The Mafia knows all about systemic meltdowns of gambling networks. In the numbers racket, for example, players place their bets through a bookie, who, in turn is part of an intricate network of bookies. Most of the time, the system works. But if just one big player fails to pay bookie A, that bookie might be forced to renege on bookie B, who, in turn stiffs bookie C, causing a chain reaction of payment failures.

The bookies go bankrupt. The losers lose. And even the winners get nothing. Worst of all, players counting on winnings from one side of their bets to cover losses in offsetting bets are also wiped out. The whole network crumbles — a systemic meltdown.

To avert this kind of a disaster, the Mafia henchmen know exactly what they have to do, and they do it swiftly: If a gambler fails to pay once, he could find himself with broken bones in a dark alley; twice, and he could wind up in cement boots at the bottom of the East River.

Unlike the Mafia, established stock and commodity exchanges, like the NYSE and the Chicago Board of Trade, are entirely legal. But like the Mafia, they understand these dangers and have strict enforcement procedures to prevent them. When you want to purchase 100 shares of Microsoft, for example, you never buy directly from the seller. You must always go through a brokerage firm, which, in turn is a member in good standing of the exchange. The brokerage firm must keep close tabs on all its customers, and the exchange keeps close track of all its member firms. If you can’t come up with the money to pay for your shares, the broker is required to promptly liquidate your securities, literally kicking you out of the game. And if the brokerage firm as a whole runs into financial trouble, it meets a similar fate with the exchange. Very, very swiftly!

Here’s the key: For the most part, the global derivatives market has no brokerage, no exchange, and no equivalent enforcement mechanism. In fact, among the $181.2 trillion in derivative bets held by U.S. banks at mid-year 2008, only $8.2 trillion, or 4.5%, was regulated by an exchange. The balance — $173.9 trillion, or 95.5% — was bets placed directly between buyer and seller (called “over the counter”). And among the $596 trillion in global derivatives tracked by the BIS at year-end 2007, 100% were over the counter. No exchanges. No overarching enforcement mechanism.

This is not just a matter of weak or non-existent regulation. It’s far worse. It’s the equivalent of an undisciplined conglomeration of players gambling on the streets without even a casino to maintain order. Moreover, the data compiled by the OCC and BIS showed that the bets were so large and the gambling so far beyond the reach of regulators, all it would take was the bankruptcy of one of the lesser derivatives players — such as Lehman Brothers — to throw the world’s credit markets into paralysis.
That’s why the world’s highest banking officials were so panicked when Lehman Brothers failed in the fall of 2008. As the IMF managing director himself admitted, the threat was not stemming from just one bank in trouble; it was from many; and those banks weren’t lesser players; they were among the largest in the world.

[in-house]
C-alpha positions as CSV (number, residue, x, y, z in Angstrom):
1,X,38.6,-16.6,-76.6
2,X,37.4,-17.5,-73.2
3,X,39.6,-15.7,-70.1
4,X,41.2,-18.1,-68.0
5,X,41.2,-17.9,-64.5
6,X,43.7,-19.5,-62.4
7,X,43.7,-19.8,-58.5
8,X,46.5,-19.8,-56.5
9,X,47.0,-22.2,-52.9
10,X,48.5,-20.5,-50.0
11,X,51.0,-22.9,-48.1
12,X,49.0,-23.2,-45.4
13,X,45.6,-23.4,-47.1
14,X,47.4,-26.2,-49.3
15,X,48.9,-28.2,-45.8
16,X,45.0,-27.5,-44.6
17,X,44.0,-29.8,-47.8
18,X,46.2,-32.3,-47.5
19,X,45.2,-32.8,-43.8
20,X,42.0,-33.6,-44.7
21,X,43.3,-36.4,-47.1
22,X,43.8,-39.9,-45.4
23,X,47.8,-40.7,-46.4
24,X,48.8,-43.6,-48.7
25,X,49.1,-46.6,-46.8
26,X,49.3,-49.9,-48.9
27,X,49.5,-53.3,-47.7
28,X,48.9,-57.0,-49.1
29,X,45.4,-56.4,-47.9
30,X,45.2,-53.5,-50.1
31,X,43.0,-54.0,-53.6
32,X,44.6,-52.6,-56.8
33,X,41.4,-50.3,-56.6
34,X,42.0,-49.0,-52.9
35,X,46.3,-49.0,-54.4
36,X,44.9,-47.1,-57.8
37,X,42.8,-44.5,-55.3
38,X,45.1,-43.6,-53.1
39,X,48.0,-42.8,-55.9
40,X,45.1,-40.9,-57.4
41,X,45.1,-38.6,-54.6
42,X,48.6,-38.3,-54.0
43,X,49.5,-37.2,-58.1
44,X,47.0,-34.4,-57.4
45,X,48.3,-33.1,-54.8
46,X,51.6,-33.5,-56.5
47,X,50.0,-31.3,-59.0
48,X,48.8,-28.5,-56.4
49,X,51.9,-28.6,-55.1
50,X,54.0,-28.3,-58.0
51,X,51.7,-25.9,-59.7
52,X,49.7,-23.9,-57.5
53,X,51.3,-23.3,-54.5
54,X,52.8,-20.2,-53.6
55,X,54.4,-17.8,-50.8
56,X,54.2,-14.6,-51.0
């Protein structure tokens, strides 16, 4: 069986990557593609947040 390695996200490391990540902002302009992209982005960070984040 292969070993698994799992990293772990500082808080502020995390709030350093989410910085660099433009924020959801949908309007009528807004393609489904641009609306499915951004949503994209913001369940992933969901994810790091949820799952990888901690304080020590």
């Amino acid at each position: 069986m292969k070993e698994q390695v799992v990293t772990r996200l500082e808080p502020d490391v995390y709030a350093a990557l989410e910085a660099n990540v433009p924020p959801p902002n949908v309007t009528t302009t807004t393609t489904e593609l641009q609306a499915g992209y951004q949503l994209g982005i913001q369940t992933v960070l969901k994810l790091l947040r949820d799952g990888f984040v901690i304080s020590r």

Which U.S. banks placed the biggest bets? Based on mid-year 2008 data, the OCC provided some answers:

Citibank N.A., the primary banking unit of Citigroup, held $37.1 trillion in derivative bets. Moreover, only 1.7% of those bets were under the purview of any exchange. The balance — 98.3% — was direct, one-on-one bets with their trading partners outside of any exchange.

Bank of America was a somewhat bigger player, holding $39.7 trillion in derivative bets, with 93.4% traded outside of any exchange.

But JPMorgan Chase was, by far, the biggest of them all, towering over the U.S. derivatives market with more than double BofA’s book of bets — $91.3 trillion worth.

This meant that JPMorgan Chase controlled half of all derivatives in the U.S. banking system — a virtual monopoly that tied the firm’s finances with the fate of the U.S. economy far beyond anything ever witnessed in modern history. Meanwhile, $87.3 trillion, or 95.7% of Morgan’s derivatives, were outside the purview of any exchange.

One bank! Making bets of unknown nature and risk! Involving a dollar amount equivalent to six years of the total production of the entire U.S. economy! In contrast, Lehman Brothers, whose failure caused such a large earthquake in the global financial system, was actually small by comparison — with “only” $7.1 trillion in derivatives.

The potential havoc that might be caused by a Citigroup failure, with bets that involve five times more money than Lehman’s — and the financial holocaust that might be caused by a JPMorgan failure with close to 13 times more than Lehman — boggles the imagination. How bad could it actually be? No one knows, and therein lies one of the primary dangers. In the absence of oversight, the regulators simply do not collect the needed who-when-what information on these bets.

In an attempt to throw some light on this dark-but-explosive scene, the OCC uses a formula for estimating how much risk each major bank is exposed to in just the one particular aspect I cited a moment ago — the risk that some of its trading partners might default and fail to pay up on their gambling debts. Bear in mind: We still don’t now how much they are risking on market moves against them. All the OCC is estimating is how much they’re risking by making bets with potentially shaky betting partners, regardless of the outcome on each bet — win, lose or draw.

At Bank of America, the OCC calculated that, at mid-year, the bank was exposed to the tune of 194.3% of its capital. In other words, for every $1 of capital in the kitty, BofA was risking $1.94 cents strictly on the promises made by its betting partners. If about half of its betting partners defaulted, the bank’s capital would be wiped out and it would be bankrupt. And remember: This was in addition to the risk that the market might go the wrong way, and on top of the risk it was taking with its other investments and loans,

At Citibank, the risk was even greater: $2.58 cents in exposure per dollar of capital.
JPMorgan Chase: For every dollar of capital, the bank was risking $4.30 on the credit of its betting partners.

For the complete article, go directly to http://www.moneyandmarkets.com/warning-global-banking-shutdown-possible-7-28271

research24
24th November 2008, 20:29
BAnking system is busted? Gee, whodathunkit?

JoeSixPack
24th November 2008, 20:31
Add to the list of banks, GE Finance. Not sure about now, but I think in the 90s they were a huge derivatives player.